Court Gives Sandy Hook Families Go Ahead for Defamation Cases Against Infowars' Alex Jones

The far-right conspiracy theorist and web show host told millions that the 2012 Sandy Hook Elementary School shooting was "a giant hoax"

Alex Jones
Alex Jones. Photo: Drew Angerer/Getty

The parents of children killed in the Sandy Hook Elementary School shooting, who are suing Infowars host Alex Jones for defamation for saying the massacre was a "giant hoax," were given a green light to move ahead with their lawsuits against him, the Texas Supreme Court ruled Friday.

Twenty first-graders and 6 educators at Sandy Hook Elementary School in Newtown, Conn., were killed on Dec. 14, 2012, in one of the 5 worst shootings by a single gunman in U.S. history.

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The scene outside Sandy Hook Elementary School on Dec. 14, 2012. Shannon Hicks/Newtown Bee/ZUM

After the shooting, Jones took to his popular web talk show on, which has trafficked in various conspiracy theories, to spread baseless and inflammatory statements about the massacre.

Calling the mass shooting "a giant hoax," he told the millions who watch his show and visit his site that it was a "false flag" operation staged by crisis actors posing as grieving parents to strengthen gun control laws.

The lawsuits were filed in April 2018 in Texas, where Jones and the site are based, by Neil Heslin, whose 6-year-old son Jesse Lewis was killed in the shooting, as well as Leonard Pozner and Veronique De La Rosa, who lost their 6-year-old son Noah Pozner.

The suits "seek to address specific accusations made by Mr. Jones and Infowars in 2017 that our clients were participants in a sinister cover-up at Sandy Hook," Mark D. Bankston, an attorney with Kaster, Lynch, Farrar and Ball, in Houston, told PEOPLE at the time.

They are seeking in excess of $1 million in damages.

They say that Jones' statements defamed them, caused them emotional distress, and led people to harass them.

Over the past two years, Jones and his legal team tried to get two lower courts to dismiss the lawsuits against him and Infowars but failed.

Jones and his attorneys maintain that his comments are protected by the First Amendment.

He's changed his tune a bit since the suits were filed.

In March 2019, he said in videotaped depositions for the case that he now believes the shooting did take place and that his conspiracy theories about the massacre were caused by "psychosis," the Washington Post reported.

"I, myself, have almost had like a form of psychosis back in the past where I basically thought everything was staged, even though I'm now learning a lot of times things aren't staged," he said.

On Friday, the state's highest civil court rejected Jones' request to dismiss the lawsuits, without comment, the Austin American-Statesman reports.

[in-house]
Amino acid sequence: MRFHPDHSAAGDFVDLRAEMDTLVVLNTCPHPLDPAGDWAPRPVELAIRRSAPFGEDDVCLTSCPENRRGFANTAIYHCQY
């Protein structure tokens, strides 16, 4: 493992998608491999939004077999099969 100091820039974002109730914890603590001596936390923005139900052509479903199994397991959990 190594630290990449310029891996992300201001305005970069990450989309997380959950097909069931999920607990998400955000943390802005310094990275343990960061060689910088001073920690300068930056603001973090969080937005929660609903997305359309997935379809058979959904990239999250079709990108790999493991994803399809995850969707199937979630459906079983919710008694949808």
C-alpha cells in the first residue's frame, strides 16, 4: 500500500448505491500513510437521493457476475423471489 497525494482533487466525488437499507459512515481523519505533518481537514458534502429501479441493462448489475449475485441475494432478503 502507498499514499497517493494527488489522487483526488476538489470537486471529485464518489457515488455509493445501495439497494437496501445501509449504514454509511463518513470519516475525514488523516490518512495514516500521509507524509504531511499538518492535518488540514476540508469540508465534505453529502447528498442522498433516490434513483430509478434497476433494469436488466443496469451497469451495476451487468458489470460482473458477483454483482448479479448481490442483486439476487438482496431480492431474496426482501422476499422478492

Heslin tells PEOPLE he's glad the cases are moving forward.

"I'm looking forward to a resolution and my day in court," he says.

Among the falsehoods purported by Jones and Infowars were that Heslin never held his son in his arms after the shooting and that his son's body was never released to him.

Heslin says he can never erase the image of his son's body after the shooting. "I held my son," he says. "He had a bullet hole through his forehead. The bullet exited through the back of his head, where the wound was the size of a softball."

Neil Heslin. Alex Wong/Getty

At Jesse's funeral, "he was in an open casket" that 5,000 mourners saw, he says. "The comments and the remarks themselves are harmful and damaging enough. They damage your credibility and reputation, not just on a local level but when they're broadcast and rebroadcast around the world."

The shocking comments led Heslin to be "targeted" by Jones fans who believed what they heard on Infowars and harassed him, he says.

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De La Rosa, whose son, Noah, was the youngest child killed in the shooting, says of the win on appeal, "We are on the path to accountability and justice."

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Noah Pozner. courtesy Pozner Family

Noah's father tells PEOPLE, "Noah's mother and I live with a grief that will never heal, the loss of our son who had just turned 6 at the time of the shooting. Alex Jones, who profited off of defaming us and inciting others to harass and terrorize my family, continues to use legal wrangling to avoid being held accountable. The Texas Supreme Court's ruling moves us one step closer to justice."

Mark Bankston, an attorney representing the families, did not immediately respond to PEOPLE's request for comment.

Bankston has told PEOPLE in the past, "In all our years of helping families who have lost loved ones under horrific circumstances, we have never seen victims subjected to this kind of malicious cruelty. Their pain is unfathomable."

He told the Statesman, "We are pleased Mr. Jones is learning that his frivolous efforts to delay this case will not spare him from the reckoning to come."

Asked to comment on the case via email, an assistant for Jones' attorney replied, "Attorney Jay Wolman states in response to your inquiry that Mr. Jones is not trying this case in the press."

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